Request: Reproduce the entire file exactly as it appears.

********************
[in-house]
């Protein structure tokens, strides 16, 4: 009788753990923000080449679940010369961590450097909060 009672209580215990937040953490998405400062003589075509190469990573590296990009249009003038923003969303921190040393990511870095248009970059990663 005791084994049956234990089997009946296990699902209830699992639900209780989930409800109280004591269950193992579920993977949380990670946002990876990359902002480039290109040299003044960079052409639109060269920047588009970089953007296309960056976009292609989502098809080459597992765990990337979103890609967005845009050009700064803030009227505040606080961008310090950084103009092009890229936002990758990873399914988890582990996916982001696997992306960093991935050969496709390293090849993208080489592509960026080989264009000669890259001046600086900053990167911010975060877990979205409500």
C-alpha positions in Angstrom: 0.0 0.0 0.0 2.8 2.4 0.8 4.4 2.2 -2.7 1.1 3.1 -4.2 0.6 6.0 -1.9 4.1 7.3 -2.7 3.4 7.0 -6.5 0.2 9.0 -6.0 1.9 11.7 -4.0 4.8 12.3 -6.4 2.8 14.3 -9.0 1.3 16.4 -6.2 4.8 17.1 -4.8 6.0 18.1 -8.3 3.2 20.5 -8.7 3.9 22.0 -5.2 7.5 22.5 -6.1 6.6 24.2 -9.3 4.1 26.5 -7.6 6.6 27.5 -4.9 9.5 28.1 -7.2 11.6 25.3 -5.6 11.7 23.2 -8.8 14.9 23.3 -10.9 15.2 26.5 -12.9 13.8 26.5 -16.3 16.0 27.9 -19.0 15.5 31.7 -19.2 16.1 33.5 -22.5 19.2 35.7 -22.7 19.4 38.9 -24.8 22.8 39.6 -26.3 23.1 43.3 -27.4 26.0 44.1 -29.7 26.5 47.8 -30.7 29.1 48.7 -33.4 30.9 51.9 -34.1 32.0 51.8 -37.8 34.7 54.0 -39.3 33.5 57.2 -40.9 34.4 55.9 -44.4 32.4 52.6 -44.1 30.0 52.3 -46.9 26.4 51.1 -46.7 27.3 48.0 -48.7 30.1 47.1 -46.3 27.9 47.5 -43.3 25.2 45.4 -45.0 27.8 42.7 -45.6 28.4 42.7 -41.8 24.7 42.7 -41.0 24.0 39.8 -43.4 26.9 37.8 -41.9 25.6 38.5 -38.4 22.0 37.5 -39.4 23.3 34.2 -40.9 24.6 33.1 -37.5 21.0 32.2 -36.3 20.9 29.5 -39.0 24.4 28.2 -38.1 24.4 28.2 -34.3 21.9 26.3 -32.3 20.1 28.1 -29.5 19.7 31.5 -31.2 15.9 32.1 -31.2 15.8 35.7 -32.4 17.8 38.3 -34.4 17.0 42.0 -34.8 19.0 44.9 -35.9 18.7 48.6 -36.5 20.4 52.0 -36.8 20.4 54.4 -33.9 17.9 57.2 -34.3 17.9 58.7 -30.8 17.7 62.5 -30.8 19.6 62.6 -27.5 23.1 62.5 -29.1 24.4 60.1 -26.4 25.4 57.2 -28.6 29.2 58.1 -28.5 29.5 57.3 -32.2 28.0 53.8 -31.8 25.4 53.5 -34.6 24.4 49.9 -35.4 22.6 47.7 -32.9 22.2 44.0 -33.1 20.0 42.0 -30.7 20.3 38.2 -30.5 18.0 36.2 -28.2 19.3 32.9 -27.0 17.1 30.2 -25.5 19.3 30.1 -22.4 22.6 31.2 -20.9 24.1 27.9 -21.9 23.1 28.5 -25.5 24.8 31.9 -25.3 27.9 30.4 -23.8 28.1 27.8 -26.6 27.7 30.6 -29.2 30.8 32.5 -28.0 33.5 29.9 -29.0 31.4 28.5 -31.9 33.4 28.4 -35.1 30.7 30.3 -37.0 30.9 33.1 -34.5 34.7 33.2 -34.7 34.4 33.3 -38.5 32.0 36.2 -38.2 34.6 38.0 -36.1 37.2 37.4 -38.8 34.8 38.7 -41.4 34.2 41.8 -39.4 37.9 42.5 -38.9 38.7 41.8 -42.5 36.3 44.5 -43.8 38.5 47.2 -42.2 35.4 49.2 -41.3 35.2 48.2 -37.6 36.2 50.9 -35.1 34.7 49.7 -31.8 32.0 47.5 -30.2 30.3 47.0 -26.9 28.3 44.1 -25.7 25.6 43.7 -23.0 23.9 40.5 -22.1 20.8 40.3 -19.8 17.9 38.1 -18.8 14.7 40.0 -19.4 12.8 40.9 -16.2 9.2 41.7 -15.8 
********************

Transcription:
[in-house]
């Protein structure tokens, strides 16, 4: 009788753990923000080449679940010369961590450097909060 009672209580215990937040953490998405400062003589075509190469990573590296990009249009003038923003969303921190040393990511870095248009970059990663 005791084994049956234990089997009946296990699902209830699992639900209780989930409800109280004591269950193992579920993977949380990670946002990876990359902002480039290109040299003044960079052409639109060269920047588009970089953007296309960056976009292609989502098809080459597992765990990337979103890609967005845009050009700064803030009227505040606080961008310090950084103009092009890229936002990758990873399914988890582990996916982001696997992306960093991935050969496709390293090849993208080489592509960026080989264009000669890259001046600086900053990167911010975060877990979205409500």
C-alpha positions in Angstrom: 0.0 0.0 0.0 2.8 2.4 0.8 4.4 2.2 -2.7 1.1 3.1 -4.2 0.6 6.0 -1.9 4.1 7.3 -2.7 3.4 7.0 -6.5 0.2 9.0 -6.0 1.9 11.7 -4.0 4.8 12.3 -6.4 2.8 14.3 -9.0 1.3 16.4 -6.2 4.8 17.1 -4.8 6.0 18.1 -8.3 3.2 20.5 -8.7 3.9 22.0 -5.2 7.5 22.5 -6.1 6.6 24.2 -9.3 4.1 26.5 -7.6 6.6 27.5 -4.9 9.5 28.1 -7.2 11.6 25.3 -5.6 11.7 23.2 -8.8 14.9 23.3 -10.9 15.2 26.5 -12.9 13.8 26.5 -16.3 16.0 27.9 -19.0 15.5 31.7 -19.2 16.1 33.5 -22.5 19.2 35.7 -22.7 19.4 38.9 -24.8 22.8 39.6 -26.3 23.1 43.3 -27.4 26.0 44.1 -29.7 26.5 47.8 -30.7 29.1 48.7 -33.4 30.9 51.9 -34.1 32.0 51.8 -37.8 34.7 54.0 -39.3 33.5 57.2 -40.9 34.4 55.9 -44.4 32.4 52.6 -44.1 30.0 52.3 -46.9 26.4 51.1 -46.7 27.3 48.0 -48.7 30.1 47.1 -46.3 27.9 47.5 -43.3 25.2 45.4 -45.0 27.8 42.7 -45.6 28.4 42.7 -41.8 24.7 42.7 -41.0 24.0 39.8 -43.4 26.9 37.8 -41.9 25.6 38.5 -38.4 22.0 37.5 -39.4 23.3 34.2 -40.9 24.6 33.1 -37.5 21.0 32.2 -36.3 20.9 29.5 -39.0 24.4 28.2 -38.1 24.4 28.2 -34.3 21.9 26.3 -32.3 20.1 28.1 -29.5 19.7 31.5 -31.2 15.9 32.1 -31.2 15.8 35.7 -32.4 17.8 38.3 -34.4 17.0 42.0 -34.8 19.0 44.9 -35.9 18.7 48.6 -36.5 20.4 52.0 -36.8 20.4 54.4 -33.9 17.9 57.2 -34.3 17.9 58.7 -30.8 17.7 62.5 -30.8 19.6 62.6 -27.5 23.1 62.5 -29.1 24.4 60.1 -26.4 25.4 57.2 -28.6 29.2 58.1 -28.5 29.5 57.3 -32.2 28.0 53.8 -31.8 25.4 53.5 -34.6 24.4 49.9 -35.4 22.6 47.7 -32.9 22.2 44.0 -33.1 20.0 42.0 -30.7 20.3 38.2 -30.5 18.0 36.2 -28.2 19.3 32.9 -27.0 17.1 30.2 -25.5 19.3 30.1 -22.4 22.6 31.2 -20.9 24.1 27.9 -21.9 23.1 28.5 -25.5 24.8 31.9 -25.3 27.9 30.4 -23.8 28.1 27.8 -26.6 27.7 30.6 -29.2 30.8 32.5 -28.0 33.5 29.9 -29.0 31.4 28.5 -31.9 33.4 28.4 -35.1 30.7 30.3 -37.0 30.9 33.1 -34.5 34.7 33.2 -34.7 34.4 33.3 -38.5 32.0 36.2 -38.2 34.6 38.0 -36.1 37.2 37.4 -38.8 34.8 38.7 -41.4 34.2 41.8 -39.4 37.9 42.5 -38.9 38.7 41.8 -42.5 36.3 44.5 -43.8 38.5 47.2 -42.2 35.4 49.2 -41.3 35.2 48.2 -37.6 36.2 50.9 -35.1 34.7 49.7 -31.8 32.0 47.5 -30.2 30.3 47.0 -26.9 28.3 44.1 -25.7 25.6 43.7 -23.0 23.9 40.5 -22.1 20.8 40.3 -19.8 17.9 38.1 -18.8 14.7 40.0 -19.4 12.8 40.9 -16.2 9.2 41.7 -15.8 